“I want my kids to be able to think freely. I don’t want them to think they have to color between the lines in their own thinking,” he said. “I want them to follow what they feel is right. My daughter does dance now and my son, I think, is going to start going to dance class with her soon.

“I want them to discover their own talents and what they’re good at, and maybe I’ll suggest they try things,” he said. “And if they don’t like it, try something else.”


Jared Turcotte portrait in Kennedy Park on September 14, 2018. (Russ Dillingham/Sun Journal)

Former Lewiston High School star and University of Maine pre-season All-American, Jared Turcotte poses for a photo during pre-season media day in 2010. (Sun Journal file photo)

Edward Little forward Troy Barnies (15) and Lewiston High forward Jared Turcotte (21) battle over the ball during a 2005 game at LHS. (Sun Journal file photo)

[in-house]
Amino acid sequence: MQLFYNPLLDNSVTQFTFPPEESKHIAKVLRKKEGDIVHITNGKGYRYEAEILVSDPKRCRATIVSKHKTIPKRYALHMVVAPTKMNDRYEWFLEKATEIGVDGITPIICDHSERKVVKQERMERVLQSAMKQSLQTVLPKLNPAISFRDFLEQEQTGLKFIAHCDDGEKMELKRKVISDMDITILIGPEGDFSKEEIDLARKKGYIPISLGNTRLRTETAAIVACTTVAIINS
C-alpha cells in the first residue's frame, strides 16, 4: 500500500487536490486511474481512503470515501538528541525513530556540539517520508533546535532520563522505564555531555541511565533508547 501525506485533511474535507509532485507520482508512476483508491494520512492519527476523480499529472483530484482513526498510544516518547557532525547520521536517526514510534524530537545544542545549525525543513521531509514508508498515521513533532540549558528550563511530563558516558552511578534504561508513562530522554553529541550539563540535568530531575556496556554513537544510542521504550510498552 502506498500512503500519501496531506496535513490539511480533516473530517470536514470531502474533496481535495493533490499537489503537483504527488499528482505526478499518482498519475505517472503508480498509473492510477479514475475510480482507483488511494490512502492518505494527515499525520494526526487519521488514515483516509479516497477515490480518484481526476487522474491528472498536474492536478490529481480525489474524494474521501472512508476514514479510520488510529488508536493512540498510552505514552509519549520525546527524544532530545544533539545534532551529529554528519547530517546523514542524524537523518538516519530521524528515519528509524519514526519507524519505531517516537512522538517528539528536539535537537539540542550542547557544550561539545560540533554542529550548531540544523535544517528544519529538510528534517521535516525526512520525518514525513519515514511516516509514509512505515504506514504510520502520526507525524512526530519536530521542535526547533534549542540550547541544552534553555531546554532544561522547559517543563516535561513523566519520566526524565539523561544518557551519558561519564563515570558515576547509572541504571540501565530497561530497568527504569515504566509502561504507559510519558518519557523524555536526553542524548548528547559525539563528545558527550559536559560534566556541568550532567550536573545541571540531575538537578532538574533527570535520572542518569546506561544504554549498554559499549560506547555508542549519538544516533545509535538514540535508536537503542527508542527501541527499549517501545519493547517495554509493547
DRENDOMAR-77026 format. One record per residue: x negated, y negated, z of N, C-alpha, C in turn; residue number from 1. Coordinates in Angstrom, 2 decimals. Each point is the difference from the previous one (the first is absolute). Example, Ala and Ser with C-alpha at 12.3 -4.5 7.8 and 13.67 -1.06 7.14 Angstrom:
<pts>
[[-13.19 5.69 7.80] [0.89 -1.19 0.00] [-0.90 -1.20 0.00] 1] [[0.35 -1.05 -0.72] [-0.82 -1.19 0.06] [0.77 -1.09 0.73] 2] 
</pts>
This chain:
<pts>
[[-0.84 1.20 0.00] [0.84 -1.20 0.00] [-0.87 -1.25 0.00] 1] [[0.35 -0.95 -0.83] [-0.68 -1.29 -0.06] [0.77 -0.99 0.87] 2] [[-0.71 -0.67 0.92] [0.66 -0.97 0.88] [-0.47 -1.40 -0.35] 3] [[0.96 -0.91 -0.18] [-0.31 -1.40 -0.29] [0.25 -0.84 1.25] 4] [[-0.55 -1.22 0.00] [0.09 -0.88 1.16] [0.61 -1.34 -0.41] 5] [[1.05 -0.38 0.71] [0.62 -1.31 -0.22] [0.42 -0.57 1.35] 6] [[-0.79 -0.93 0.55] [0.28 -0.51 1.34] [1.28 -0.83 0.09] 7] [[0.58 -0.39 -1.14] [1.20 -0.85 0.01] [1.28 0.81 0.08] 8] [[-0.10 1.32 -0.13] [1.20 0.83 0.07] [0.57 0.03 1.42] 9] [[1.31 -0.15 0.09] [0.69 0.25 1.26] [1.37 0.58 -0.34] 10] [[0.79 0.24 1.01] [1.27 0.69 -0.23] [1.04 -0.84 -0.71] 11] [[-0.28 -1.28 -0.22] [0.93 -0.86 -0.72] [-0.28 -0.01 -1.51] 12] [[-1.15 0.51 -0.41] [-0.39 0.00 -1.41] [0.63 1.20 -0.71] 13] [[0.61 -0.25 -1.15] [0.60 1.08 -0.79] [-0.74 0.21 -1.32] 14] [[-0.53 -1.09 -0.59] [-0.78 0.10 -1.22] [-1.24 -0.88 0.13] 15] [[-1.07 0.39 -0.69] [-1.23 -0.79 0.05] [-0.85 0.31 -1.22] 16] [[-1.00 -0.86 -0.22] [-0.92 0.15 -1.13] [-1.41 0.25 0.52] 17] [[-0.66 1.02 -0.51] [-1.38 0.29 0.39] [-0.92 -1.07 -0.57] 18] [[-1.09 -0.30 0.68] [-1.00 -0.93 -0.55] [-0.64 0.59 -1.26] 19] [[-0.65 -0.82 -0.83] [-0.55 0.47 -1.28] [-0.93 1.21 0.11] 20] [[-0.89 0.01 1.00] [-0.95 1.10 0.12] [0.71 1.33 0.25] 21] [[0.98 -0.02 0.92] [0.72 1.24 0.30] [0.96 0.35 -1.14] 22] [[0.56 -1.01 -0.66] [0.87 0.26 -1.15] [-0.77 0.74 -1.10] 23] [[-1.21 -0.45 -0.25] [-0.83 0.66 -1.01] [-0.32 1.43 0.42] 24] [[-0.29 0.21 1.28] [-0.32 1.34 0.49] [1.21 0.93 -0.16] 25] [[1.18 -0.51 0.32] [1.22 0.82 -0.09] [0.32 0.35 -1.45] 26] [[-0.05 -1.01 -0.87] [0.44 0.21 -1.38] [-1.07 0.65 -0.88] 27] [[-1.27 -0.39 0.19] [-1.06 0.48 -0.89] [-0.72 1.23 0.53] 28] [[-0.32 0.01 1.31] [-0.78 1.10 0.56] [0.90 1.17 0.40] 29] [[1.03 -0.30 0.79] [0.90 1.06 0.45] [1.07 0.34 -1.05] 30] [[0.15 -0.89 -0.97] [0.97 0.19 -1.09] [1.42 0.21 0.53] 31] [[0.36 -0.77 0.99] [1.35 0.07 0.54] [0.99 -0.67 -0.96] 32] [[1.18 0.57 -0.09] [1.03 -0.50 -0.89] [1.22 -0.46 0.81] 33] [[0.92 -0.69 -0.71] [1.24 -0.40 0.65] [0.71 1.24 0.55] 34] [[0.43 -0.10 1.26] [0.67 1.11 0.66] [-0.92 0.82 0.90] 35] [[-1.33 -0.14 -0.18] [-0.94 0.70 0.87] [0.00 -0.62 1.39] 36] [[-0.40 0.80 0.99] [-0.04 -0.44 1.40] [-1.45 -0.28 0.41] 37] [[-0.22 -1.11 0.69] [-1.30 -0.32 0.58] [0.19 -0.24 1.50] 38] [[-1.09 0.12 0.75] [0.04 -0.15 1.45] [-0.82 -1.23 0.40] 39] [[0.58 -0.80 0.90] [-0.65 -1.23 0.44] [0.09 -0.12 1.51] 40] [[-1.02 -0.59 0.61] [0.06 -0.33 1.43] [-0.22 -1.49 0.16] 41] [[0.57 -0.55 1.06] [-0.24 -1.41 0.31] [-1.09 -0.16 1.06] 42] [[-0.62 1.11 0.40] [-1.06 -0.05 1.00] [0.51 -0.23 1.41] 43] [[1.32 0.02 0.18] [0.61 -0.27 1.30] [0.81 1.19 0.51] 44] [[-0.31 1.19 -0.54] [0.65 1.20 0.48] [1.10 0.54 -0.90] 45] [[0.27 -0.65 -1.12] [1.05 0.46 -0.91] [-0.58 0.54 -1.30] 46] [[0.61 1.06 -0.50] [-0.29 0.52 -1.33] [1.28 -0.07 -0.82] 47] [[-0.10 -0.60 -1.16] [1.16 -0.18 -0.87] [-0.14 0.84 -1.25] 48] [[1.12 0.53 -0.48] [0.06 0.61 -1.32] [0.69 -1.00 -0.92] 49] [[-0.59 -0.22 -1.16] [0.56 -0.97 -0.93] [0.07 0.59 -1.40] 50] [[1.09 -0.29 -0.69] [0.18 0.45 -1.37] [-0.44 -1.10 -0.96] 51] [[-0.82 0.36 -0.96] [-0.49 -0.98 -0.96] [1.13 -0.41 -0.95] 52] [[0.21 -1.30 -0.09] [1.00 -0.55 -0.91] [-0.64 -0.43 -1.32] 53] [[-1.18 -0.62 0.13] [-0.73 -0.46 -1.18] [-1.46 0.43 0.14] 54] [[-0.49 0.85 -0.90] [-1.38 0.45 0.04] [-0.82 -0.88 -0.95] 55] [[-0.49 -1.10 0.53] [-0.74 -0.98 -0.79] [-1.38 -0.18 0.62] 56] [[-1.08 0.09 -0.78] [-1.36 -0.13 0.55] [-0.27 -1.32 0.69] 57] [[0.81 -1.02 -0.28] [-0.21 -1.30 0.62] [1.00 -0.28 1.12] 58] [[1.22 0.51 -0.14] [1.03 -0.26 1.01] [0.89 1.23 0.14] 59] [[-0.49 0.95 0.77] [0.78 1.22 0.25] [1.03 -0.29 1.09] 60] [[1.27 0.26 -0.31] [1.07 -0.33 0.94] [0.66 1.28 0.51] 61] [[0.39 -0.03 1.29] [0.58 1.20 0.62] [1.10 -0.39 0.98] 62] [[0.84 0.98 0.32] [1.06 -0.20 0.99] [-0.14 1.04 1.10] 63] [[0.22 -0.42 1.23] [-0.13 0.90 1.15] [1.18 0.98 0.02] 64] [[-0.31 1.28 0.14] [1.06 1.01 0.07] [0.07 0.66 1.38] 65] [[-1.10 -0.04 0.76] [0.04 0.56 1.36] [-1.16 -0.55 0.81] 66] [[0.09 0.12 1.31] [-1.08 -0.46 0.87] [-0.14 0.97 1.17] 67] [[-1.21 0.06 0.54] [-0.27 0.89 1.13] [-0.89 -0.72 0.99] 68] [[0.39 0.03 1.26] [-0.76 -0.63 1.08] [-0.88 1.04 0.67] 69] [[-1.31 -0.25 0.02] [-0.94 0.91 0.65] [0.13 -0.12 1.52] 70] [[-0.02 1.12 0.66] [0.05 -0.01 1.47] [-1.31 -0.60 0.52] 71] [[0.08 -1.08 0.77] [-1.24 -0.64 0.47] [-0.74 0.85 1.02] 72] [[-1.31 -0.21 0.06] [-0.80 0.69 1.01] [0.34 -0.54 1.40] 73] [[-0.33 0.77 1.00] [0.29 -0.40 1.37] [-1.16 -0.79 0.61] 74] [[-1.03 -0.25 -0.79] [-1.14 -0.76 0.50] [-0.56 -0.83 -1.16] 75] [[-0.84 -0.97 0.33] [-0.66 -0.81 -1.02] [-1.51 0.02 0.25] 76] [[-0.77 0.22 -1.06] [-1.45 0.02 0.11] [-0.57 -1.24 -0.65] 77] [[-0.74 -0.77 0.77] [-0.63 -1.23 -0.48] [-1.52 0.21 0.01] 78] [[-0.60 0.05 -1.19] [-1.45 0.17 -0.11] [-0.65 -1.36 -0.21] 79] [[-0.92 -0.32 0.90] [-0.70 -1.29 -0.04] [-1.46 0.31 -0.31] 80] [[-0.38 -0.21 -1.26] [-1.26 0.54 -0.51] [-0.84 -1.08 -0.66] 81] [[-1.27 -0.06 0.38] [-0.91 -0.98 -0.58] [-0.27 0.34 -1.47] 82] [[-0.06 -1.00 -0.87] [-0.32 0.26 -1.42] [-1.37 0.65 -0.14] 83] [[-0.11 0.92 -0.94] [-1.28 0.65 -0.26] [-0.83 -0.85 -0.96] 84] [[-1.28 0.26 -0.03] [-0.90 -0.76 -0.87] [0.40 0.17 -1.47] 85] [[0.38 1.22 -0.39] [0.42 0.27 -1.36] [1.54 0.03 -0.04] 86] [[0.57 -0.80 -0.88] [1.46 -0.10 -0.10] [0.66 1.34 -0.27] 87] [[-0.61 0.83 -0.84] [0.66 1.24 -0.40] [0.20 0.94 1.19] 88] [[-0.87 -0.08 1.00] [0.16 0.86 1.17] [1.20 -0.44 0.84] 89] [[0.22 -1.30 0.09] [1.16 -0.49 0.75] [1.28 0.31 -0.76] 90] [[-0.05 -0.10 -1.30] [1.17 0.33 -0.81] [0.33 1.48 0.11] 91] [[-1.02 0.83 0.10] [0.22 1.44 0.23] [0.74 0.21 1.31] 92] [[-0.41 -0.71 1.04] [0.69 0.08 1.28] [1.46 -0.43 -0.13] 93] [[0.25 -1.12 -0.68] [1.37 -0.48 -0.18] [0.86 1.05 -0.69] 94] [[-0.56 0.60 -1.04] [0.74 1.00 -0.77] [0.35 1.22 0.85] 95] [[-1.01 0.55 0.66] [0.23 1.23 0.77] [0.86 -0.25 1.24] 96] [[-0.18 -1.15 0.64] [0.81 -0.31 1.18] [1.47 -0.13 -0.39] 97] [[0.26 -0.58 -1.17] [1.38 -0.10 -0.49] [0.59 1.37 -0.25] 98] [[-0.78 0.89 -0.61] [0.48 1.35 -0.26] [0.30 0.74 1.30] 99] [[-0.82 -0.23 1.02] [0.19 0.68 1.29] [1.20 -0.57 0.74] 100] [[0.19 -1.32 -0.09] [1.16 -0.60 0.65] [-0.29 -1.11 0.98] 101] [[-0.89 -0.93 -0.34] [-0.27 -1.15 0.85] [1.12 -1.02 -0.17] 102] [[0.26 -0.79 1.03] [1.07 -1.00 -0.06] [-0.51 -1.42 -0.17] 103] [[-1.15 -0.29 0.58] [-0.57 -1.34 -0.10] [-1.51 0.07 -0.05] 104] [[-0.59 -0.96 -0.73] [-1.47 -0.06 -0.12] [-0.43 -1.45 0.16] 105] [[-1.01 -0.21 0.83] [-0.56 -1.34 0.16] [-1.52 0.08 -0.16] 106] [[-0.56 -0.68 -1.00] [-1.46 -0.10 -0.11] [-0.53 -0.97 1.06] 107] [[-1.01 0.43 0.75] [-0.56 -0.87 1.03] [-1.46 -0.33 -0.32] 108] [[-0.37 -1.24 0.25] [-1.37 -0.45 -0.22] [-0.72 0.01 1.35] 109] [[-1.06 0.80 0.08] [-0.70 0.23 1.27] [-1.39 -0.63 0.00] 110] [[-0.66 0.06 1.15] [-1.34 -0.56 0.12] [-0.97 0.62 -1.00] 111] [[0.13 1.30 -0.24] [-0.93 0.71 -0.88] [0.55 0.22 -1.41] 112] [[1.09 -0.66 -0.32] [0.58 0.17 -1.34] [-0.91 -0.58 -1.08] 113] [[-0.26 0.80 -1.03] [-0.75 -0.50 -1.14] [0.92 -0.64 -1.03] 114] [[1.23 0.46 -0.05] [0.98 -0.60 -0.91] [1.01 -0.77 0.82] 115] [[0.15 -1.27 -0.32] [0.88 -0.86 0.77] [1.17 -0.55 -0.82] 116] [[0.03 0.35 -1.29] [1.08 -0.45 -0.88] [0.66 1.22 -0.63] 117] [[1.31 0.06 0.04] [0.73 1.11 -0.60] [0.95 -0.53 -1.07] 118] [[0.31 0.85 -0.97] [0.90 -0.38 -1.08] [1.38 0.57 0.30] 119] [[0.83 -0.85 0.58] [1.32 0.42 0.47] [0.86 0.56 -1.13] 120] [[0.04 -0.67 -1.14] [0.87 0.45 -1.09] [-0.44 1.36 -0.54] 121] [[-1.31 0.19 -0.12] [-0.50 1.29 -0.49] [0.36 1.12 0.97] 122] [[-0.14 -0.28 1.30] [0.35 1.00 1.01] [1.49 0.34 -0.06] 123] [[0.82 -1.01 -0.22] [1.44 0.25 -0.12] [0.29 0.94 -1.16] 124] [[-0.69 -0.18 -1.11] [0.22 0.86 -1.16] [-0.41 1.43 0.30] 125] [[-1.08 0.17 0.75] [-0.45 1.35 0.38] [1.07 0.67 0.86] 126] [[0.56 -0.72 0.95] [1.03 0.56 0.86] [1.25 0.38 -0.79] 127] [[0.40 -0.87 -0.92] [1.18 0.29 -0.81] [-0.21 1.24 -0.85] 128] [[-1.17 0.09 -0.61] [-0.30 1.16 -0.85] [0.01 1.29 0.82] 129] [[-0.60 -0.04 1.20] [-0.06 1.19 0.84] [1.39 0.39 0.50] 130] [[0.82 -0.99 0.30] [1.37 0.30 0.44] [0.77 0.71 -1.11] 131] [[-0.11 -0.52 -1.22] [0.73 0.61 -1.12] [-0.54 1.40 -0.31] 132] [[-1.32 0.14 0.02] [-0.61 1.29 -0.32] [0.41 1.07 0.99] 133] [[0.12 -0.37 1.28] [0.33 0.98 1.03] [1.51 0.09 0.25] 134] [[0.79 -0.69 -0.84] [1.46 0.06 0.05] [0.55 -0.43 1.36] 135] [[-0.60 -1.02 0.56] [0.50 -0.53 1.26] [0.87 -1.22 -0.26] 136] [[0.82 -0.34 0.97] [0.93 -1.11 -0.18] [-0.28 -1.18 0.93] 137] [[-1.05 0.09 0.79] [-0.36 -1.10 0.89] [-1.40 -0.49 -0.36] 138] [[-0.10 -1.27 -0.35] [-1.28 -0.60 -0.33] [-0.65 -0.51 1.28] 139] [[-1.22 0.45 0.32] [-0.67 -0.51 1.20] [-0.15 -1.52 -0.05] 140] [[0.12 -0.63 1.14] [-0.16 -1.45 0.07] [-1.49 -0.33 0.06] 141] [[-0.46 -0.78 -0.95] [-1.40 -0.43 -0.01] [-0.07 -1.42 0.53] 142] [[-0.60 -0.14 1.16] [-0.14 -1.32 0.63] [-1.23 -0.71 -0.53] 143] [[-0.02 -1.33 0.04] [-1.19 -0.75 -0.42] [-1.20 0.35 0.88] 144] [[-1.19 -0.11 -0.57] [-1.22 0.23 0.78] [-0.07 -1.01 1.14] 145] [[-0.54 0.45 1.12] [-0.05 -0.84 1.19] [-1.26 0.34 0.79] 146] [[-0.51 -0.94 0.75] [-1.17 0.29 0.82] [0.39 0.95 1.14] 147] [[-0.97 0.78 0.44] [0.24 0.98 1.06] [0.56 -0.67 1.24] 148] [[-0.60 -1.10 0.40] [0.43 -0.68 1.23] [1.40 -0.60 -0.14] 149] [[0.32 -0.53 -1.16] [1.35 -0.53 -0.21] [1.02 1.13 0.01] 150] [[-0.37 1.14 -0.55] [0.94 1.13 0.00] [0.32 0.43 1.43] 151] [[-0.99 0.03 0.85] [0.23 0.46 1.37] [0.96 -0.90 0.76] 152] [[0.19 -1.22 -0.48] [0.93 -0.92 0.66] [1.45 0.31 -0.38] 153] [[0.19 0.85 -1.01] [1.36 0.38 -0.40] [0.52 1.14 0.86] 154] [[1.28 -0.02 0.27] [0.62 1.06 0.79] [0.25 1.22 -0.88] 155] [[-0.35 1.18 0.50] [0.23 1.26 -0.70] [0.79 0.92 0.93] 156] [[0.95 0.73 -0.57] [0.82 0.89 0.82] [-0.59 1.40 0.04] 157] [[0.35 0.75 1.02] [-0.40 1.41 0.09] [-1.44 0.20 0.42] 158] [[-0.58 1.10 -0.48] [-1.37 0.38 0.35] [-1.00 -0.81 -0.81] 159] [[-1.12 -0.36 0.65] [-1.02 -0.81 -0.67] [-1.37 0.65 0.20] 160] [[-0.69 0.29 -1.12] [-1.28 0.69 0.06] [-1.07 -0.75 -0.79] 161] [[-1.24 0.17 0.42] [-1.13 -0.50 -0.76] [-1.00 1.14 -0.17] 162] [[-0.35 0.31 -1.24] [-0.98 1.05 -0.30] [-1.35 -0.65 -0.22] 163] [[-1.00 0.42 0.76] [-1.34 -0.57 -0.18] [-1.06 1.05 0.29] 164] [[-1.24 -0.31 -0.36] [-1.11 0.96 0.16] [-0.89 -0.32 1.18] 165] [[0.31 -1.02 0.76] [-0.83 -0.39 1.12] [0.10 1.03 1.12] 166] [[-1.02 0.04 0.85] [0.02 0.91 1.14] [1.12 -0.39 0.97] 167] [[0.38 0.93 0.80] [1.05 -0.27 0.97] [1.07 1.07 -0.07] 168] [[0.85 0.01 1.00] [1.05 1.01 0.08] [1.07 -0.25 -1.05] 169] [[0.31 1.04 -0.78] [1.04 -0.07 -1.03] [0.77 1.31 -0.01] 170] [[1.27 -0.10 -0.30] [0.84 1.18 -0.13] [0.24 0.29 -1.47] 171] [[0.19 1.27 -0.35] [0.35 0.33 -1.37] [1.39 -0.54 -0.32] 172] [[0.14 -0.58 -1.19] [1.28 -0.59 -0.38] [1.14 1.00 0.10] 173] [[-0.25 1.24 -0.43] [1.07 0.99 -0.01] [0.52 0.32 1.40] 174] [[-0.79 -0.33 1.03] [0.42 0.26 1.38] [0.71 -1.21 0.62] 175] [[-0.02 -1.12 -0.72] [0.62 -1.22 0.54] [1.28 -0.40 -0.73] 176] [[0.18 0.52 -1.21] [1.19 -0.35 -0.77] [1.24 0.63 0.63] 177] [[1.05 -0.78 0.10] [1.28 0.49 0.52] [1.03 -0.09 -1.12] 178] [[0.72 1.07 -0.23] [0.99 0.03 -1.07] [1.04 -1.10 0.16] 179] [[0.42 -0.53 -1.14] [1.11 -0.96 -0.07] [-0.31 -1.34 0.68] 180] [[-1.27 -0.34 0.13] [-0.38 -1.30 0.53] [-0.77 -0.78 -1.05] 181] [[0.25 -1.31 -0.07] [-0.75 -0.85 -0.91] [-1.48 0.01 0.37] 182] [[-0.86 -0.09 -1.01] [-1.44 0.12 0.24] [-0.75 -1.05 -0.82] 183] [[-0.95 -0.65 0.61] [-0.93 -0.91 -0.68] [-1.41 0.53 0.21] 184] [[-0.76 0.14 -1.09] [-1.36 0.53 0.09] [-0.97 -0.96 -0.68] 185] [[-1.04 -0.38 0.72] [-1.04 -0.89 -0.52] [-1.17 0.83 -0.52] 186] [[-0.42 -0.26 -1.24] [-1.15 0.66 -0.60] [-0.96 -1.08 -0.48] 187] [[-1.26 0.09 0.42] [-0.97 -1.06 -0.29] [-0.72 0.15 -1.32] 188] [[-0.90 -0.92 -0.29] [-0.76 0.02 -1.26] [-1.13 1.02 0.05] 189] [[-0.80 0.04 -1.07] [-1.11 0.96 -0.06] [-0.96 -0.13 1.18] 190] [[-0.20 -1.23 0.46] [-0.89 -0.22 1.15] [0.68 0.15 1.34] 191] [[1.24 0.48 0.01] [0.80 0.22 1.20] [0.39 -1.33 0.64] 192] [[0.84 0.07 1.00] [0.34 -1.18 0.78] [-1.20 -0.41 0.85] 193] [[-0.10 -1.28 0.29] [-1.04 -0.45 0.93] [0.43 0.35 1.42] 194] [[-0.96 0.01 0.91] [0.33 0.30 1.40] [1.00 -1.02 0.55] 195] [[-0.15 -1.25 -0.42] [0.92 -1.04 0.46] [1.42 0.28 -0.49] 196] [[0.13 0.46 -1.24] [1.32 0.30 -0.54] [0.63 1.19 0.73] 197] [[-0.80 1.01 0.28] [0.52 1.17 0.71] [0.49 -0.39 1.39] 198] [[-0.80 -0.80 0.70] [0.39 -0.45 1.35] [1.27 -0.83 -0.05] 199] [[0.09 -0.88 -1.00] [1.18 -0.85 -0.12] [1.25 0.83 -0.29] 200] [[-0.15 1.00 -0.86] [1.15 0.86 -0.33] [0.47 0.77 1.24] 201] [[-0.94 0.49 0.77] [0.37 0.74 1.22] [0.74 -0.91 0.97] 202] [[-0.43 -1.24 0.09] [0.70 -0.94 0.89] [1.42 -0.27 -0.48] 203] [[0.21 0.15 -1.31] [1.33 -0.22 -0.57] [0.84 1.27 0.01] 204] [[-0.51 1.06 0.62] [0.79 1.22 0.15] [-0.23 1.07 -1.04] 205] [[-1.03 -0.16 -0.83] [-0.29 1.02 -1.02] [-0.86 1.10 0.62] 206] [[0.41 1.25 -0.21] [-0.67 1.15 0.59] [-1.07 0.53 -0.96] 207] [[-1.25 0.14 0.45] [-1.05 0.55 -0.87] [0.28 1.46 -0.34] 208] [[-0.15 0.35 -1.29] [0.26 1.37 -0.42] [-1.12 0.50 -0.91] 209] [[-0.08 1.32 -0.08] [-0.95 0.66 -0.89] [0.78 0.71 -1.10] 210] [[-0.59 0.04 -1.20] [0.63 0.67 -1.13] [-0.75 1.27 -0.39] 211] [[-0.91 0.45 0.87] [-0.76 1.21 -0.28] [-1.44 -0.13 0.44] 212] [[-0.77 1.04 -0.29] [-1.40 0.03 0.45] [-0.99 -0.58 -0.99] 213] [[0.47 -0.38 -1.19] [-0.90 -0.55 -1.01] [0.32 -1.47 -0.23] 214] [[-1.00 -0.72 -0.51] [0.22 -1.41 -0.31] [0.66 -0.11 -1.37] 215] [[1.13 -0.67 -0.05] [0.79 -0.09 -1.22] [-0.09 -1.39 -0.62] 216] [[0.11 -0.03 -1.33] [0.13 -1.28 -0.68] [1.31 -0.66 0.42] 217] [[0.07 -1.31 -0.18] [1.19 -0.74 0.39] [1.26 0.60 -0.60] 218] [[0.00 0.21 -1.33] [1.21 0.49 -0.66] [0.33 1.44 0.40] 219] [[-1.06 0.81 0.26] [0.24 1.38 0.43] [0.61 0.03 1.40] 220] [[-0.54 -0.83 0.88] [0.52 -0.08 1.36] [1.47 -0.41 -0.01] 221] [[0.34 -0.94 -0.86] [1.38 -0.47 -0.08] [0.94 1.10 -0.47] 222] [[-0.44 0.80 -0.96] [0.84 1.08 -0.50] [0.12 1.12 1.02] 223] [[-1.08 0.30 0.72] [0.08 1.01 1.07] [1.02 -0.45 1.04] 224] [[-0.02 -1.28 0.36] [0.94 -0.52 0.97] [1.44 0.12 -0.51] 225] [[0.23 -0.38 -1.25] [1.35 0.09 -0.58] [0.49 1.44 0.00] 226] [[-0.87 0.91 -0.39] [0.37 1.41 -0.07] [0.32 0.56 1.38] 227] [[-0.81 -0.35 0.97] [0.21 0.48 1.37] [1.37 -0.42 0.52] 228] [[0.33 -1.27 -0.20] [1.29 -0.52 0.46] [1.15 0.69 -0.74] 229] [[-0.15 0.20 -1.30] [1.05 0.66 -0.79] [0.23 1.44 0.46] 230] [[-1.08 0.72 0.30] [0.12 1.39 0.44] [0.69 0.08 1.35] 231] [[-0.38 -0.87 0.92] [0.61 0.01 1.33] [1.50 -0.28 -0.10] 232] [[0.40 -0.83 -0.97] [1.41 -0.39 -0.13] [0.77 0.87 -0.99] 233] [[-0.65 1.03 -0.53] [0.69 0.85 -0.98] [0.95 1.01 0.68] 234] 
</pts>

Lewiston’s Jared Turcotte #21 gets past the Bangor defense during a 2005 game against Bangor. (Sun Journal file photo)

Oxford Hills linebacker Andrew Hart, top right, helps bring down Lewiston ruuning back Jared Turcotte during a 2006 football game where he scored 4 touchdowns.

Lewiston High School football player Jared Turcotte poses for a photo for the 2006 Sun Journal Fall Sports Tab cover.

Jared Turcotte portrait in Kennedy Park on September 14, 2018. (Russ Dillingham/Sun Journal)

Jared Turcotte portrait in Kennedy Park on September 14, 2018. (Russ Dillingham/Sun Journal)

Jared Turcotte carries the ball for the University of Maine during a game against Rhode Island in 2008.